or we can use a linear function to represent it:

[m^˙n^˙]=[g(x1,y1)xg(x1,y1)yh(x1,y1)xh(x1,y1)y]jacobian[mn]\begin{bmatrix}\dot{\hat{m}}\\\dot{\hat{n}} \end{bmatrix} = \underbrace{\begin{bmatrix}\frac{\partial g(x_1,y_1)}{\partial x}&\frac{\partial g(x_1,y_1)}{\partial y}\\ \frac{\partial h(x_1,y_1)}{\partial x}&\frac{\partial h(x_1,y_1)}{\partial y}\end{bmatrix}}_{\text{jacobian}}\begin{bmatrix}m\\n\end{bmatrix}

Re(λ)>0Re(\lambda)>0 Re(λ)=0Re(\lambda)=0 Re(λ)<0Re(\lambda)<0
Imag(λ)=0Imag(\lambda)=0 Unstable node Line of equilibria stable node
Imag(λ)0Imag(\lambda)\ne 0 Unstable spiral Center stable spiral

Programming

How to get Jacobian??

In [1]:
x = var('x') y = var('y') g = x^2+5*x*y+y^2 h = 6*x*y+y^3 jacobian([g,h],[x,y])
[ 2*x + 5*y 5*x + 2*y] [ 6*y 3*y^2 + 6*x]

Tangent Plane

Suppose we have a surface, z=x2+3xy+3y2 z = x^2+3xy+3y^2

In [4]:
x = var('x') y = var('y') fig1 = plot3d(x^2+3*x*y+3*y^2,(x,-4,4),(y,-4,4)) fig2 = point3d((2,1,13),color='red',size=20) fig1+fig2

Any plane in 3D can be defined by the following function:

a(XX0)+b(YY0)=ZZ0 a(X-X_0)+b(Y-Y_0)= Z-Z_0

How to find the tangent plane that passes through the red point?

1. Define XZ-plane and YZ-plane at that point
2. On both planes, the projection of this tangent plane is a line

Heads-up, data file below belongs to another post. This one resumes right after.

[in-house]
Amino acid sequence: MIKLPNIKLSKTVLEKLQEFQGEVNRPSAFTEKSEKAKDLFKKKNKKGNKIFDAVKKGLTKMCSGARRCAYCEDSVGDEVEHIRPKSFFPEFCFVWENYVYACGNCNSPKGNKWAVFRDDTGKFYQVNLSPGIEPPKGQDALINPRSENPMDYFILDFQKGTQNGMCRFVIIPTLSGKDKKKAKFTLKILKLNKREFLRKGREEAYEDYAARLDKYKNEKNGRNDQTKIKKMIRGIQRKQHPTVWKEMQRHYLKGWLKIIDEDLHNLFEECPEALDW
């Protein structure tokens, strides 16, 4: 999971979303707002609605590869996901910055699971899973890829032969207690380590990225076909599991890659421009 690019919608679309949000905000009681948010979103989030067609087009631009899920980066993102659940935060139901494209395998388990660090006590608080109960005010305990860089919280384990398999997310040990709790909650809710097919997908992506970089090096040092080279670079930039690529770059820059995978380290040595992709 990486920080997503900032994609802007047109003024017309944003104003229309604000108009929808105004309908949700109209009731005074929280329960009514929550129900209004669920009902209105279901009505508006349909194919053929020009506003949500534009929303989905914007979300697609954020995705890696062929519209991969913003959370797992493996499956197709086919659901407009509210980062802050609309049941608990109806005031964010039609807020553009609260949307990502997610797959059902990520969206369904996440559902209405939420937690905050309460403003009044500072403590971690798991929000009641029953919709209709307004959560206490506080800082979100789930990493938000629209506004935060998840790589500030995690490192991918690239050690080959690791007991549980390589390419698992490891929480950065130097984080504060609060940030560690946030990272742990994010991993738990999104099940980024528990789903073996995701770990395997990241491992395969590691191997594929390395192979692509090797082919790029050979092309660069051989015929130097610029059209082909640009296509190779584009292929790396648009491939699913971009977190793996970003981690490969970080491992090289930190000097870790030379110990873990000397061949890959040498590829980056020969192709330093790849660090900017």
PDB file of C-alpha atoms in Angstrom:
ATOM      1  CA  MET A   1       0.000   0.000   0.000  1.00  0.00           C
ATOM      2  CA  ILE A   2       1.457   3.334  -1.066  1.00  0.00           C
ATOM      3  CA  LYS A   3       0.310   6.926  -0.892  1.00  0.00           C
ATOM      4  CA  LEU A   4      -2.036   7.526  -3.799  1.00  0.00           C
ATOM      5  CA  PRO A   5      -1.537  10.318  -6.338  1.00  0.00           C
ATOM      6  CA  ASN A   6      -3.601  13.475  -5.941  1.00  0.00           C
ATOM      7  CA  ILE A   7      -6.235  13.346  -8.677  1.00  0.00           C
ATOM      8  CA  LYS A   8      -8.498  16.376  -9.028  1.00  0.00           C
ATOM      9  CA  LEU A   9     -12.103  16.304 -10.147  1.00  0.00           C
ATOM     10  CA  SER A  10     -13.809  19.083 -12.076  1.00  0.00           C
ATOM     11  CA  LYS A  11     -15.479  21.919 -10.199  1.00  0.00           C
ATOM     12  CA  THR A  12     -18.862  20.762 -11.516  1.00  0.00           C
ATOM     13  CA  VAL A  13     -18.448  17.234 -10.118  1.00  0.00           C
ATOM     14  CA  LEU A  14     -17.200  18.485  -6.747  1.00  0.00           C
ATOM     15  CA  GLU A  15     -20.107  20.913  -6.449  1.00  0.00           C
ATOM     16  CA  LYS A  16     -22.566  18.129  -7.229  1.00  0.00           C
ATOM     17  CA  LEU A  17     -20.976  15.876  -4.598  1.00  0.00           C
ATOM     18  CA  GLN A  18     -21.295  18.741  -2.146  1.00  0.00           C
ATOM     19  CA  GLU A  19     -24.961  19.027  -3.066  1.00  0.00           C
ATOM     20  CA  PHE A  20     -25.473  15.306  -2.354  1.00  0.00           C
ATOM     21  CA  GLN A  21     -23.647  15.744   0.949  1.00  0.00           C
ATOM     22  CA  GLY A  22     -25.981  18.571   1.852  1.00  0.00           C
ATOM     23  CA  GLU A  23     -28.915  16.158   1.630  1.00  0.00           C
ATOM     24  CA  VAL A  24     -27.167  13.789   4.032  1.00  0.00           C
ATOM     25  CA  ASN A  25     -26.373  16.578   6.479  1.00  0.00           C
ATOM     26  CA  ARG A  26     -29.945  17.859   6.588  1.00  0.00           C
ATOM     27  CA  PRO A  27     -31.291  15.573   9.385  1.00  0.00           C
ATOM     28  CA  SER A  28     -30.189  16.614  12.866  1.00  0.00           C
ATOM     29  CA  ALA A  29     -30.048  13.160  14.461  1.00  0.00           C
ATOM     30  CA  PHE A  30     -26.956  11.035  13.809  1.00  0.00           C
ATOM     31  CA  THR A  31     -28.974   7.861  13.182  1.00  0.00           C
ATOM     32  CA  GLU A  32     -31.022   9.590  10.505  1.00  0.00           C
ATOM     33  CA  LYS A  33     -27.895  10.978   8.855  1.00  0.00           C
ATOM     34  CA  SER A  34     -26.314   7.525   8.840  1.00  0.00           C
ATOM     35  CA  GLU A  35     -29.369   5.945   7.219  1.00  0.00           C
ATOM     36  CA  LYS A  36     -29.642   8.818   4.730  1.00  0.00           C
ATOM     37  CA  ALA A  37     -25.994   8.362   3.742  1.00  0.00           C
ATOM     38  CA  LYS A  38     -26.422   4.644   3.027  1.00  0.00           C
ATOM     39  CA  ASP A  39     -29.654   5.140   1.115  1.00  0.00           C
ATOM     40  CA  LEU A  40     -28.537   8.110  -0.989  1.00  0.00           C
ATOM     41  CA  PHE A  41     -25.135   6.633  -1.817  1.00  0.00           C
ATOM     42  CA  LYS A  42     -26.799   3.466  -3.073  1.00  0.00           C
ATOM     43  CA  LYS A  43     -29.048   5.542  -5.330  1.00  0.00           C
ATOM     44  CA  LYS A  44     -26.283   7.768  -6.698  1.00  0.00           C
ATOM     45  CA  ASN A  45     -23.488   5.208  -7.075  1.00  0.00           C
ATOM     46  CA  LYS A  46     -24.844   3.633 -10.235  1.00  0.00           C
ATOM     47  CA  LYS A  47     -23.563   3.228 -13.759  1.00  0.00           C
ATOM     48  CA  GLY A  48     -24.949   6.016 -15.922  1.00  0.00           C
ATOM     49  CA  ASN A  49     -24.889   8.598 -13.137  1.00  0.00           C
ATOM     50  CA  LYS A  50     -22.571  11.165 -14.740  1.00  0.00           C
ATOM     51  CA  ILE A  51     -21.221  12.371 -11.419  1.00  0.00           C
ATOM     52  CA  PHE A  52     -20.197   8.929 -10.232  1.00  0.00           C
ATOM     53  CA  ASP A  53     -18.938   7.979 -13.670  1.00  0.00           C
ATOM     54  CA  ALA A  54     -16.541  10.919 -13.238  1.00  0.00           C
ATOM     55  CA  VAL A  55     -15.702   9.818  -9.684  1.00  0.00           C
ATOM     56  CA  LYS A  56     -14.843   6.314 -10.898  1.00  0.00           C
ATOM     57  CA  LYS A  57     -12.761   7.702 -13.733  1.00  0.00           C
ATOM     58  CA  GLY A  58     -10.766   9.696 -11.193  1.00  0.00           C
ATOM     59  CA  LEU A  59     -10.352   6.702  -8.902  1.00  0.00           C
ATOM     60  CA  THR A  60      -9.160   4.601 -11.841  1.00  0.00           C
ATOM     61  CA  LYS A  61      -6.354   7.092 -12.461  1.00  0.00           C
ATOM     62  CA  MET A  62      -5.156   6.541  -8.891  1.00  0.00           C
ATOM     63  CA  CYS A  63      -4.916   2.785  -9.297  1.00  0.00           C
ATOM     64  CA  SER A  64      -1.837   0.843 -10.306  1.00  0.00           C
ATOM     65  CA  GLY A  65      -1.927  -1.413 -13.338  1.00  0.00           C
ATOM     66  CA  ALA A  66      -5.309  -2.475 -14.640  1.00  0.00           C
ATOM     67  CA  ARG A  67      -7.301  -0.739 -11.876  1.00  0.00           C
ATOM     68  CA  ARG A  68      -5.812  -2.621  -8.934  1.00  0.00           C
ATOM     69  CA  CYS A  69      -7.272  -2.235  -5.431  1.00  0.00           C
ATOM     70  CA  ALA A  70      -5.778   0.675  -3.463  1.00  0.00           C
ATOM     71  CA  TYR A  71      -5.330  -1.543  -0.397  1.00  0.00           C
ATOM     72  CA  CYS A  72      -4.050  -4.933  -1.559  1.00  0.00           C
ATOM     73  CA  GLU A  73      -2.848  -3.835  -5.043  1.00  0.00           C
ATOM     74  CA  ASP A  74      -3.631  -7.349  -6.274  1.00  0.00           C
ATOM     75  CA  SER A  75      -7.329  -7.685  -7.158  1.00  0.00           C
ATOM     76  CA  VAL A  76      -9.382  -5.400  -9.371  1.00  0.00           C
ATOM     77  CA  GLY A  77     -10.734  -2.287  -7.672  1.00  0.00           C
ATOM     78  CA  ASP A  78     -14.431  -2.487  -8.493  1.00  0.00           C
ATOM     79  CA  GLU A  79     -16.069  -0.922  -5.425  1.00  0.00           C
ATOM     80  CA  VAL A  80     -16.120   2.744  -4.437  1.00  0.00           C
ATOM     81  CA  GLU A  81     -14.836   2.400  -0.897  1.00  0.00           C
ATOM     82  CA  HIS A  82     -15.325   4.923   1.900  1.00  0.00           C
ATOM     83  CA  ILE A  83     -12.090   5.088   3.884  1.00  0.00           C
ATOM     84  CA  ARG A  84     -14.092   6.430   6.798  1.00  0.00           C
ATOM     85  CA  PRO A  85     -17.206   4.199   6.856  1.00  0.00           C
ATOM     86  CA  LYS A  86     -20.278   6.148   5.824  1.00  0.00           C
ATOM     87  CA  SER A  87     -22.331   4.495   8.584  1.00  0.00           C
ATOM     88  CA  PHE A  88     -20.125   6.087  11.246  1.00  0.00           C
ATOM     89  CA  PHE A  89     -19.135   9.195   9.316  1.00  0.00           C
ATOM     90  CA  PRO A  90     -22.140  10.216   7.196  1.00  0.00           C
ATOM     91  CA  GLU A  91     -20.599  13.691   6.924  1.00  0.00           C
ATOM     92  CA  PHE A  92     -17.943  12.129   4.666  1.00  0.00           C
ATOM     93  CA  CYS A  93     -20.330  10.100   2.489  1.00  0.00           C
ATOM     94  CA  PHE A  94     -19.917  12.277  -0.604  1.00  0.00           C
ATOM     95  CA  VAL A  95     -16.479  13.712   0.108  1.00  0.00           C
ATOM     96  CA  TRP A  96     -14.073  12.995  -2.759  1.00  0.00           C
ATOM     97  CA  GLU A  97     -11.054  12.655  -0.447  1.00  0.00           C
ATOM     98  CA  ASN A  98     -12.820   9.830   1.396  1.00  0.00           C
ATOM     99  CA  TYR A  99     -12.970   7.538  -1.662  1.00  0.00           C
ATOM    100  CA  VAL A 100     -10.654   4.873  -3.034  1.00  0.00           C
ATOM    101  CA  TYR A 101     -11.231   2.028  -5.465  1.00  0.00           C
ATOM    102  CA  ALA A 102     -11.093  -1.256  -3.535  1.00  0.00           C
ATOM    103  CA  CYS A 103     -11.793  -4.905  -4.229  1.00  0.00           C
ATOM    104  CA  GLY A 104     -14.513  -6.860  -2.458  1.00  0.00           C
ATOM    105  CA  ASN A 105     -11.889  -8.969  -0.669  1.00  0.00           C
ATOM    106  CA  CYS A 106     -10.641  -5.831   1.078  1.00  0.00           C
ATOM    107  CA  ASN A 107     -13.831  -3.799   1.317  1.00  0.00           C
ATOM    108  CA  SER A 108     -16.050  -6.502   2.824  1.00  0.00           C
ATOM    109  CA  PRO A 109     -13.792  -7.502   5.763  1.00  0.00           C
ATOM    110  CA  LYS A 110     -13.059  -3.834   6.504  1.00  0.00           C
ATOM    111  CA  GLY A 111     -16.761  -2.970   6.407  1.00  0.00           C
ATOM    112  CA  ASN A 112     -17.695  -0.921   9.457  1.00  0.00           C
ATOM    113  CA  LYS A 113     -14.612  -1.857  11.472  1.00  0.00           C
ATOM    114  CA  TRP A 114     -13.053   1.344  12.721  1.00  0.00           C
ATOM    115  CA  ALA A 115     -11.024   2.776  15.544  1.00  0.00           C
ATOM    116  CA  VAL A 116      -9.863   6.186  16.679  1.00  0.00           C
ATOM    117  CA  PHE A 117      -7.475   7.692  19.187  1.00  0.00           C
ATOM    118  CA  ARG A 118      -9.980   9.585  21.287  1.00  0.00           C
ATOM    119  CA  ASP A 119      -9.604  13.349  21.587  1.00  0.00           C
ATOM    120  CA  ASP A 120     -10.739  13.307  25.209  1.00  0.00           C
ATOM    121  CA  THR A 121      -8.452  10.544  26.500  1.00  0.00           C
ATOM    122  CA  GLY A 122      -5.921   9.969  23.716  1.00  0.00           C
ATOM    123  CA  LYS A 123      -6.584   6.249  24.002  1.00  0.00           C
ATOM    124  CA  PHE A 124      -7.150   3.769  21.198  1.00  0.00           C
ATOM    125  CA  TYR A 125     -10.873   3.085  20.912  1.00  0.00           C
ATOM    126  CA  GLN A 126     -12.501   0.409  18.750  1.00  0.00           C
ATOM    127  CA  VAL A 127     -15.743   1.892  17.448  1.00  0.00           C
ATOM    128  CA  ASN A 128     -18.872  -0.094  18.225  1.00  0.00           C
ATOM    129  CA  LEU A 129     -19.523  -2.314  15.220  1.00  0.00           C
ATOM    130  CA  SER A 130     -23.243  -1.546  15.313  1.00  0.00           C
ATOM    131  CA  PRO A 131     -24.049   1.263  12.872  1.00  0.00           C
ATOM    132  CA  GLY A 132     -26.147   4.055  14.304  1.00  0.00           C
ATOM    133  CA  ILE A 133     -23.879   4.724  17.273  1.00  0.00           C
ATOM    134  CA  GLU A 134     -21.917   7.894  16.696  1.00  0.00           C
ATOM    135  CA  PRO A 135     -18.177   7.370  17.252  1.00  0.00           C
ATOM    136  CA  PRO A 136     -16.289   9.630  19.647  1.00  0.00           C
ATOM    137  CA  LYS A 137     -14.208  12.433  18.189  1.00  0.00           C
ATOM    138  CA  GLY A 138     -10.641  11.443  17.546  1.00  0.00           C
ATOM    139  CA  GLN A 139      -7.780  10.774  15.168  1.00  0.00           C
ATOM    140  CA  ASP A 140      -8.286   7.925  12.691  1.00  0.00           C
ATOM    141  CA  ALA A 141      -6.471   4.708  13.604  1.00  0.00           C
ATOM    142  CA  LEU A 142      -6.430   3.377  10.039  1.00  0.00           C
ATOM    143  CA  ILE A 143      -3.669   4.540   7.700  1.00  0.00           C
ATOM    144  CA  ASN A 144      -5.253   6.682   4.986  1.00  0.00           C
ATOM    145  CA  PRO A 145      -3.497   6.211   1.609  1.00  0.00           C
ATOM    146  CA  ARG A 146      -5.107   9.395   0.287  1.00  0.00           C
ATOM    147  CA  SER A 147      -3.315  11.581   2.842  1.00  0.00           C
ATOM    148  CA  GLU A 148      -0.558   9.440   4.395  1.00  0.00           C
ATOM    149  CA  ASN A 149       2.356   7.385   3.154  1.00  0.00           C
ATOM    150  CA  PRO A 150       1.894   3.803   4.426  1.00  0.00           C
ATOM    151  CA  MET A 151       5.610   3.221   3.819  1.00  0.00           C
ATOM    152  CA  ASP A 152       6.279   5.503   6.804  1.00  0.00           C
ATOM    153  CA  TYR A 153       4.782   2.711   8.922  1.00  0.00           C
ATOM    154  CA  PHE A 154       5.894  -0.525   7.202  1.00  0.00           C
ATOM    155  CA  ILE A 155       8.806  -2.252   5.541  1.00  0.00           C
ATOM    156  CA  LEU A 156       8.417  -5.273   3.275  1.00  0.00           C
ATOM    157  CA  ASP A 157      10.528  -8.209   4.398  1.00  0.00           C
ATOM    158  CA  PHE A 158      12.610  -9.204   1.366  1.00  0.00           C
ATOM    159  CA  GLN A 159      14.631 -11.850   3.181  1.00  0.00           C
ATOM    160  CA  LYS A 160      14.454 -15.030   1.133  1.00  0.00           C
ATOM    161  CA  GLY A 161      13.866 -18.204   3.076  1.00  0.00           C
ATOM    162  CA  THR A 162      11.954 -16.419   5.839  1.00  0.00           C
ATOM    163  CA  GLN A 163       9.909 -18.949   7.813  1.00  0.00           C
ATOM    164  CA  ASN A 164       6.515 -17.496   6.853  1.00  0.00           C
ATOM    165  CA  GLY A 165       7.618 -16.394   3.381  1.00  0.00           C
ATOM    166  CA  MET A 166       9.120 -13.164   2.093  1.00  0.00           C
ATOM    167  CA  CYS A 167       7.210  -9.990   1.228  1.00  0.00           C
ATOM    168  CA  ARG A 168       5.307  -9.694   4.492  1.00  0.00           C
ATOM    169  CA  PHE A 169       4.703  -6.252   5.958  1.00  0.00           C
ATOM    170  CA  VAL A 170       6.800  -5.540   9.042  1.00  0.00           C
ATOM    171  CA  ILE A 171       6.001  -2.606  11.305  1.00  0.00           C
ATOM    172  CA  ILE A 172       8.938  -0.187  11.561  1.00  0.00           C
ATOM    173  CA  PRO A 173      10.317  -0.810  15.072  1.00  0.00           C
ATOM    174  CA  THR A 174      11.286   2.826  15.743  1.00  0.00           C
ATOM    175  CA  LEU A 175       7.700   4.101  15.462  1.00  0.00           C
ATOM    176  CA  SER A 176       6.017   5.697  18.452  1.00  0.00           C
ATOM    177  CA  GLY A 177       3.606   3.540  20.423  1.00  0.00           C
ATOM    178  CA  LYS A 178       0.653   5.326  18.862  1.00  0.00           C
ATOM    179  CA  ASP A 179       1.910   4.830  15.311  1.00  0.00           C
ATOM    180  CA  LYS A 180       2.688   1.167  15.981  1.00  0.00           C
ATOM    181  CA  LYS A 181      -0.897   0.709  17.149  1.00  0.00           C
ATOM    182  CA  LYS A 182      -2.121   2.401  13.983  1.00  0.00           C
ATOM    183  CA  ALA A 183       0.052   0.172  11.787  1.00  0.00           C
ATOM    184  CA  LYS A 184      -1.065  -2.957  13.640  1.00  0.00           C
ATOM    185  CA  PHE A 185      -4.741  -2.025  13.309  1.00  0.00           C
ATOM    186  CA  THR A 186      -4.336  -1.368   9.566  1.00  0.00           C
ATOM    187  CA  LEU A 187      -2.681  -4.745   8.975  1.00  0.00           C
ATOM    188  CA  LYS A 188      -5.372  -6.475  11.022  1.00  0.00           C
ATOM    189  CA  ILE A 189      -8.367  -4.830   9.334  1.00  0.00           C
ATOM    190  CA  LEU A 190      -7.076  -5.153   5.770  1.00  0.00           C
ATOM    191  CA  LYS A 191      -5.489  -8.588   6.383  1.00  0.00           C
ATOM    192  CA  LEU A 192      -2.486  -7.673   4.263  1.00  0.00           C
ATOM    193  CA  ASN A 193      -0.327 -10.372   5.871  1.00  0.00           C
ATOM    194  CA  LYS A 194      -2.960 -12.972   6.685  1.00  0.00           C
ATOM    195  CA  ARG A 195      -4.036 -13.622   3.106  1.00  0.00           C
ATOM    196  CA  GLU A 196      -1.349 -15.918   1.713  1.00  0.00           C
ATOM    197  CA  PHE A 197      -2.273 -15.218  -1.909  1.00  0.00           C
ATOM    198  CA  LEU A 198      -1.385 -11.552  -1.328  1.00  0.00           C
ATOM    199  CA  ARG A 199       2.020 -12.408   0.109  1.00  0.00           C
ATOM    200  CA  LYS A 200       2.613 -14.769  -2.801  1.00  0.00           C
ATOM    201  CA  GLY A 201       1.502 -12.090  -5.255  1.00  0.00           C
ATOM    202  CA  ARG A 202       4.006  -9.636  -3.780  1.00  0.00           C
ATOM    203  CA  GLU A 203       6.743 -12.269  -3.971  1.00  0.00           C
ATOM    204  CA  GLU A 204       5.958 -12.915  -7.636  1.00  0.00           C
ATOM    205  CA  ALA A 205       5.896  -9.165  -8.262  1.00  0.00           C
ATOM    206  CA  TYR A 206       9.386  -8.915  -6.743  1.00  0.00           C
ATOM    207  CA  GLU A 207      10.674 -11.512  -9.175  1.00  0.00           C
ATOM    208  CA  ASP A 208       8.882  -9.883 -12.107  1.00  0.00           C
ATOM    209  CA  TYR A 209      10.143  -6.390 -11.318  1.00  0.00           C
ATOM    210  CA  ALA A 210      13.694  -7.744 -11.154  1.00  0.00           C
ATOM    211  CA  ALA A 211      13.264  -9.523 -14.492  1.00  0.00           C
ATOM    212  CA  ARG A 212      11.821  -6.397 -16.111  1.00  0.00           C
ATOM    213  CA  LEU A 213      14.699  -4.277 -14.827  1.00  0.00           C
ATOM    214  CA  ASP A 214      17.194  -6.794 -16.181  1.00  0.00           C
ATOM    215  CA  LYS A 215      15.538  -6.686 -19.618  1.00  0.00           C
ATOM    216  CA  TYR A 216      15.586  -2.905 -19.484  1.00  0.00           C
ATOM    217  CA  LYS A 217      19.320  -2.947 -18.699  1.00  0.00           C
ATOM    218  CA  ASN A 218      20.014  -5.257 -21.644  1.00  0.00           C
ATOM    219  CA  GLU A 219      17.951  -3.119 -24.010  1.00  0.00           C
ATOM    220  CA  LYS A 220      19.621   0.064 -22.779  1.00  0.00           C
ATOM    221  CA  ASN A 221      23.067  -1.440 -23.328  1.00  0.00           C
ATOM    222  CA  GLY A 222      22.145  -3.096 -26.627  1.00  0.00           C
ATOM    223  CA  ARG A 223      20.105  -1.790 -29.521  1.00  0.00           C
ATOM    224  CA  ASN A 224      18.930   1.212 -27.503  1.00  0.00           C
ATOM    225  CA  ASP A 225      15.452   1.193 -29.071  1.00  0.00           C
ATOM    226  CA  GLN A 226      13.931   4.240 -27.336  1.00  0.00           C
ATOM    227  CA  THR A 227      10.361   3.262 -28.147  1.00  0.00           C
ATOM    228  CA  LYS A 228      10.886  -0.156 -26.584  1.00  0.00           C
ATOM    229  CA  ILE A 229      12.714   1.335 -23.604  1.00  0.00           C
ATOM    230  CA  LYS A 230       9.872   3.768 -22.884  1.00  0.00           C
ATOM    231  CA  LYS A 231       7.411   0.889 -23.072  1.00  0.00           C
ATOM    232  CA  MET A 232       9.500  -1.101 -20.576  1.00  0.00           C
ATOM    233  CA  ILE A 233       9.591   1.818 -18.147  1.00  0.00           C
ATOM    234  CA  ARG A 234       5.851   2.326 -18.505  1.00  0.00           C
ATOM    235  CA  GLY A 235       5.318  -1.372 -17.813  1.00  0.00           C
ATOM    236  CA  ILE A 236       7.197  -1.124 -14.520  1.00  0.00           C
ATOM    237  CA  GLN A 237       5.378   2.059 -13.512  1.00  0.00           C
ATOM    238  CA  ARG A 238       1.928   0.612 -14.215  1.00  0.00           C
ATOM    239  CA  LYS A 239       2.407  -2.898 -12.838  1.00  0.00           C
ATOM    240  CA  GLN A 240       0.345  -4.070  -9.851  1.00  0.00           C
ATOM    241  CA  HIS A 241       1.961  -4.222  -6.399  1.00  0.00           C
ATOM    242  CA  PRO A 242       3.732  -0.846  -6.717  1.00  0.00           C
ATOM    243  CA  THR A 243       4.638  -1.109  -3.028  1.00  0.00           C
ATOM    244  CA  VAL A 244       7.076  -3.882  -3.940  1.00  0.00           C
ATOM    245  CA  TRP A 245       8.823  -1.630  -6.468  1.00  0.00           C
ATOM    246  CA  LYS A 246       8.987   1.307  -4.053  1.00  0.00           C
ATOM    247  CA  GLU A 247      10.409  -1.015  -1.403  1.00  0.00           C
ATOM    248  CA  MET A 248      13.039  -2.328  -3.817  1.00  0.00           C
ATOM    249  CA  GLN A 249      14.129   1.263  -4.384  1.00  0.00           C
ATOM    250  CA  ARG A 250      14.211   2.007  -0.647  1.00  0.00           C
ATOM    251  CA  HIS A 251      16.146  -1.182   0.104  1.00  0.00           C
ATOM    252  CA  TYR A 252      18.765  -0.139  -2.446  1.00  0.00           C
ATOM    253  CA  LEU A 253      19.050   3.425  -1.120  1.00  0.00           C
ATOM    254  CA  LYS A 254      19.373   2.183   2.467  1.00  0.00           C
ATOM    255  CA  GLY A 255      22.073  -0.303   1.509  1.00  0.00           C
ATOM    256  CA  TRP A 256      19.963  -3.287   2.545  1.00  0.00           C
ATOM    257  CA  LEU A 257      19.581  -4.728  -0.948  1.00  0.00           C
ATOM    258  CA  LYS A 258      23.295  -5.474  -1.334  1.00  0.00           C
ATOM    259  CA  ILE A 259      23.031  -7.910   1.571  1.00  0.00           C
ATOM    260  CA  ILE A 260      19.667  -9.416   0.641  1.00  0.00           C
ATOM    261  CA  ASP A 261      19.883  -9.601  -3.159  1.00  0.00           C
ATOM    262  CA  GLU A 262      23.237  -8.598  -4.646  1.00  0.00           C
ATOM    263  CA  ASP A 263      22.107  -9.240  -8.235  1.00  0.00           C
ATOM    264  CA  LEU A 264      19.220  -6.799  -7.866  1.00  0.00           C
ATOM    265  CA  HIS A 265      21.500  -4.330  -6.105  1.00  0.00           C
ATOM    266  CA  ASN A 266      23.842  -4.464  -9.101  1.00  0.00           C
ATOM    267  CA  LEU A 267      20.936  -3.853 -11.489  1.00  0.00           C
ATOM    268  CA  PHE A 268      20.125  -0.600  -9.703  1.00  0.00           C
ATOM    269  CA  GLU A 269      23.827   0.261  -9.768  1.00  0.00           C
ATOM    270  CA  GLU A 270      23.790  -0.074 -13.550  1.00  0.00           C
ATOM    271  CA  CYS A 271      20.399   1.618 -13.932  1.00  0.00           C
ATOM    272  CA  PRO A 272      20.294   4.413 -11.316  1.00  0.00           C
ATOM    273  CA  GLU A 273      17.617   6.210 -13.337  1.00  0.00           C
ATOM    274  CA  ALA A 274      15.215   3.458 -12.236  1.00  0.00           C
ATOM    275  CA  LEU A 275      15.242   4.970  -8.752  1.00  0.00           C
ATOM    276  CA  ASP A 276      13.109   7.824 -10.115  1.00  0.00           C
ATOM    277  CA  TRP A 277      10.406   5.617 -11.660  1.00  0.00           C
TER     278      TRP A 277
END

3. The slope of this line is the same as the slope of the projection of the surface.

Projection of z=x2+3xy+3y2 z = x^2+3xy+3y^2 on xz-plane at (2,1,13)

=> z=x2+3x×1+3(1)2    z=x2+3x+3z = x^2+3x\times 1+3(1)^2 \implies z=x^2+3x+3

Projection of z=x2+3xy+3y2 z = x^2+3xy+3y^2 on yz-plane at (2,1,13)

=> z=(2)2+3×2y+3y2    z=3y2+6y+4z = (2)^2+3\times 2y+3y^2 \implies z=3y^2+6y+4

In [8]:
plot(x^2+3*x+3,(x,-4,4))+point((2,13),color='red')
In [7]:
plot(3*y^2+6*y+4,(y,-4,4))+point((1,13),color='red')

Slope on xz plane = d(x2+3x+3)dx=2x+3zx\frac{d(x^2+3x+3)}{dx} = 2x+3 \frac{\partial z}{\partial x}

Slope on yz plane = d(3y2+6y+4)dy=6y+6=zx\frac{d(3y^2+6y+4)}{dy} = 6y+6 = \frac{\partial z}{\partial x}

For the tangent plane!

a(XX0)+b(YY0)=ZZ0    Z=a(XX0)+b(YY0)+Z0 a(X-X_0)+b(Y-Y_0)= Z^*-Z_0 \implies Z^* = a(X-X_0)+b(Y-Y_0)+Z_0

ZX=a=2x+3\frac{\partial Z^*}{\partial X} = a = 2x+3

ZY=b=6y+6\frac{\partial Z^*}{\partial Y} = b = 6y+6

The tangent plane of z=x2+3xy+3y2 z = x^2+3xy+3y^2 at (x0,y0,z0)(x_0,y_0,z_0) is just:

Z(X0,Y0)X(XX0)+Z(X0,Y0)Y(YY0)=ZZ0 \frac{\partial Z(X_0,Y_0)}{\partial X}(X-X_0)+\frac{\partial Z(X_0,Y_0)}{\partial Y}(Y-Y_0)= Z^*-Z_0

In [18]:
x = var('x') y = var('y') fig1 = plot3d(x^2+3*x*y+3*y^2,(x,-4,4),(y,-4,4)) fig2 = point3d((2,1,13),color='red',size=20) tangentPlane = plot3d(7*(x-2)+12*(y-1)+13,(x,-4,4),(y,-4,4),color='green') fig1+fig2+tangentPlane

Back to Stability

We have Z=X3+3XY+X2Y+3Y2Z = X^3+3XY+X^2Y+3Y^2

ZX=X=3X2+2XY+3Y\frac{\partial Z}{\partial X} = X' = 3X^2+2XY+3Y

ZY=Y=X2+3X+6Y\frac{\partial Z}{\partial Y} = Y' = X^2+3X+6Y

Equilibrium Point: (0,0)

In [32]:
x = var('x') y = var('y') fig1 = plot3d(x^3+3*x*y+x^2*y+3*y^2,(x,-4,4),(y,-5,5)) fig2 = point3d((0,0,0),color='red',size=20) fig1+fig2
In [10]:
## Get the Jacobian x = var('x') y = var('y') J = jacobian([3*x^2+2*x*y+3*y,x^2+3*x+6*y],[x,y]) show(J)
(6x+2y